Red Hat, whose enterprise Linux operating system and middleware runs a lot of the world's enterprise IT systems, nonetheless has stood on the sidelines for several years while the cloud infrastructure folks have been churning out loads of new software.
The reason for this is clear: Up to now, the venerable Linux vendor hasn't had a cloud-specific tool or platform offering, although it already has many of the components needed to do this.
This all changes next month when Red Hat unveils a new cloud application-building platform at its users' conference, Red Hat Summit and JBoss World, in Boston.
The move that filled the last gap in the Cary, N.C.-based company's catalog was acquiring a small cloud-building tools maker named Makara last November. As a result, Red Hat expects to move immediately from the sidelines and into the game as a key player in the open-source cloud-app market.
Apps That Can Scale Up and Down as Needed
With Makara now in-house, Red Hat has the IP that enables developers to deploy J2EE applications to the cloud that can scale up or down as demand warrants. The Makara toolset is now an integral part of Red Hat's Cloud Foundations strategy.
"What we're working on at Red Hat is the confluence of open source and platform as a service," Isaac Roth, former CEO of Makara and now a Red Hat executive, told eWEEK. "On the day of the acquisition, we made our price point free, so that was good--we got a lot more usage as a result. Now we have a few thousand developers using Makara.com."
These developers are building cloud applications on RH Linux, J2EE and PHP using the Makara tools. Details about the new package will be announced May 3 at the conference.
"We've changed our focus slightly at Red Hat: We're now focused on building the best platform as a service (PAAS) for developers that build on open source," Roth told eWEEK.
"Red Hat's core of efficiency is developers that build on open source, so we take the open-source projects that are out there and contribute heavily to them, and wrap operational support and certifications packaging around them to create commercial offerings.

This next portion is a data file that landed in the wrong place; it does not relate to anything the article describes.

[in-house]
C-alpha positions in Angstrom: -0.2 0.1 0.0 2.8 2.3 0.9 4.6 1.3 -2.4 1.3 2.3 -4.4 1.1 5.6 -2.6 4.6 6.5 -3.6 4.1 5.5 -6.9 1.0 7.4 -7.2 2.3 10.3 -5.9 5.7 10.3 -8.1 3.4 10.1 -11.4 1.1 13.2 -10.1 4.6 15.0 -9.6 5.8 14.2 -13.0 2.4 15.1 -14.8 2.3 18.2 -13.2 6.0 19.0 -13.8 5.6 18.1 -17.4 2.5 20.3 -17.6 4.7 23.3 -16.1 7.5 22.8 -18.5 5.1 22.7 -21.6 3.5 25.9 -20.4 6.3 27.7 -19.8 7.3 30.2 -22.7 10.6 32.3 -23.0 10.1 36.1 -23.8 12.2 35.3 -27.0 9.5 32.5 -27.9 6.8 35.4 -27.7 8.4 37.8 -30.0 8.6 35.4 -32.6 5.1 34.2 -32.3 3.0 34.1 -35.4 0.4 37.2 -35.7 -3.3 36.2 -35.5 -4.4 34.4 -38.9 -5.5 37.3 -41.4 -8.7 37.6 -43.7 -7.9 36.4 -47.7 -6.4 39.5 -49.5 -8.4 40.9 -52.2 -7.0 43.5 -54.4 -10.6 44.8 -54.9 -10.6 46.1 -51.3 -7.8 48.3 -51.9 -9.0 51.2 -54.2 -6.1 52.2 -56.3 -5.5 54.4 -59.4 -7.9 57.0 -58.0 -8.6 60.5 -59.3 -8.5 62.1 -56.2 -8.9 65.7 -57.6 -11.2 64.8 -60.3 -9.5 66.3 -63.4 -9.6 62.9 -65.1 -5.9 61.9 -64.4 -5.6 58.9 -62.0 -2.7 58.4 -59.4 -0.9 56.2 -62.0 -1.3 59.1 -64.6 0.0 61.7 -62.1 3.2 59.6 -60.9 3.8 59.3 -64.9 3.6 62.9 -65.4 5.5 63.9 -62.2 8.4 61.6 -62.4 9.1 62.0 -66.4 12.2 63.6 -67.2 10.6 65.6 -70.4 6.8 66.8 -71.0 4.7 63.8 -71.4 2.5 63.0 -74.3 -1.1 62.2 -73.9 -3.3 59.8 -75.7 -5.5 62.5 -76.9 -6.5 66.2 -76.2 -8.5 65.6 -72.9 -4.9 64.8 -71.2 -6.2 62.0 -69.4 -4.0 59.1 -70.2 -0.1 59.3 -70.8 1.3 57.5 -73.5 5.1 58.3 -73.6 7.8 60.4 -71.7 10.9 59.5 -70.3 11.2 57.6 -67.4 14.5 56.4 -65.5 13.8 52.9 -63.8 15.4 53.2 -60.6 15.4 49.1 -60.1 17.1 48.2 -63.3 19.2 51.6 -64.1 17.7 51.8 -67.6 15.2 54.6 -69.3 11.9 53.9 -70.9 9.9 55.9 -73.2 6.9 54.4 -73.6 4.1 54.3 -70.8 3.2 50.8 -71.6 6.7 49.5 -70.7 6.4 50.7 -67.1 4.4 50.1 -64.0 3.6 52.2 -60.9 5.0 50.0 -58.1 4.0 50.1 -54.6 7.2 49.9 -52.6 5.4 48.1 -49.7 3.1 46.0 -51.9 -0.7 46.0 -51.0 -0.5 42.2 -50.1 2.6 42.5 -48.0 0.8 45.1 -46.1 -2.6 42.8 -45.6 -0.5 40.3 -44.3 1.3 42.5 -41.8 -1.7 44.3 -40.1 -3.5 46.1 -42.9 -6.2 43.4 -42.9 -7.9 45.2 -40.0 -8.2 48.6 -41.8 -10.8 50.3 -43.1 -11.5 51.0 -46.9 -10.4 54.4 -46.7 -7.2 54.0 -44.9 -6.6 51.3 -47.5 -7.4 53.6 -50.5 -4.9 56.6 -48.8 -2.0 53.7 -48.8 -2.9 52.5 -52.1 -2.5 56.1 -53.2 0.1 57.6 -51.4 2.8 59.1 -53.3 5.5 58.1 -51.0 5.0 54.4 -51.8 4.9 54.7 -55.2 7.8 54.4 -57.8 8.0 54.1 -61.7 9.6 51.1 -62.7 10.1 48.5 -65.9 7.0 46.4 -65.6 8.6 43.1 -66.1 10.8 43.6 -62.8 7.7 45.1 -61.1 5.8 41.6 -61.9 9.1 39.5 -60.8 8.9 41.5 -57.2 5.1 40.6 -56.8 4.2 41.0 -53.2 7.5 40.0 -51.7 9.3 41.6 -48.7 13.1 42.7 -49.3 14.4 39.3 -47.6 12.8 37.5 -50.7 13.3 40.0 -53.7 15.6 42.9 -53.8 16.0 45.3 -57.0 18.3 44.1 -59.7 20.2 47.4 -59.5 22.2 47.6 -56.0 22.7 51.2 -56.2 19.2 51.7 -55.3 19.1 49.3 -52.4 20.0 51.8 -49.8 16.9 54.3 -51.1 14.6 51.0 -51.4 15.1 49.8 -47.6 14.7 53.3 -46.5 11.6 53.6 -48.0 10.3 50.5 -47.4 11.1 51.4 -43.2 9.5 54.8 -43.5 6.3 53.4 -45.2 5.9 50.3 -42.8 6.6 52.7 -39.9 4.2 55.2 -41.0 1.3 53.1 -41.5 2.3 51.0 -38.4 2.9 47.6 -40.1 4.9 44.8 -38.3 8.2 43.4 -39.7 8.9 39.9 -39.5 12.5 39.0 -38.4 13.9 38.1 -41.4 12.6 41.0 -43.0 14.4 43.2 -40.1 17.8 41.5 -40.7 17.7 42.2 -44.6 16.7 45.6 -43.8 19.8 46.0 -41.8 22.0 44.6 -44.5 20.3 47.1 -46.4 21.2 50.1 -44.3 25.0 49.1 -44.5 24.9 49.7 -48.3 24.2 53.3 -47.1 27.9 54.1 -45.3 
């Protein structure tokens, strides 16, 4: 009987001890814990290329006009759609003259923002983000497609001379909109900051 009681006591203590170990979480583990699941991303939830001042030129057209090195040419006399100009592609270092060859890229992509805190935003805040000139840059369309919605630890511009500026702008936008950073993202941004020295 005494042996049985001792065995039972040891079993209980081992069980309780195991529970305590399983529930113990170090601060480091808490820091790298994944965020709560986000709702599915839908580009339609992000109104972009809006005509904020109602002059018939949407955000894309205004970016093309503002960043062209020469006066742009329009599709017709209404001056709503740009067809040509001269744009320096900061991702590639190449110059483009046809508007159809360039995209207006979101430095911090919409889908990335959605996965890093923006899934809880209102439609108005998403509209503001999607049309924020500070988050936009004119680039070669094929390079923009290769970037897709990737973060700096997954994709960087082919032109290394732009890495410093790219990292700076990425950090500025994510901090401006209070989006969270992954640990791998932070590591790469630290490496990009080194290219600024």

"So this is an approach for developers who want to build on open source and like the innovation that comes from open-source platforms: to use the latest frameworks, the latest middleware and the latest pieces being put in because people are contributing them."
Makara was a standard startup, with proprietary software based on free and open-source software, at the time of the acquisition, Roth said. It's been his job during the last five months to bring the cloud-connecting piece to the Red Hat catalog, which already has the operating system, the middleware (JBoss) and the services to comprise the cloud stack.
"Red Hat now has all the ingredients (for a full-fledged cloud platform)," Roth said. "We are based on the KVM (Kernel-based Virtual Machine), and we have JBoss for the middleware.
What Other Cloud Stack Providers Lack
"For example, VMware has no operating system; Citrix has no operating system or no middleware; Microsoft has all the pieces--they're positioned well but they have had no play at all in platform as a service."
Applications deployed in data centers aren't designed to auto-scale, and applications are usually over-provisioned to account for peak loads or reactively provisioned when capacity problems occur, Roth said.
"Makara enables applications to automatically scale down and up, so the consumption of resources happens in an on-demand fashion," Roth said. "That's the kind of control we bring to the table.
"When we come out with our offering, it will put Red Hat on the (cloud) map, and in a pretty good position with the cloud and open-source community."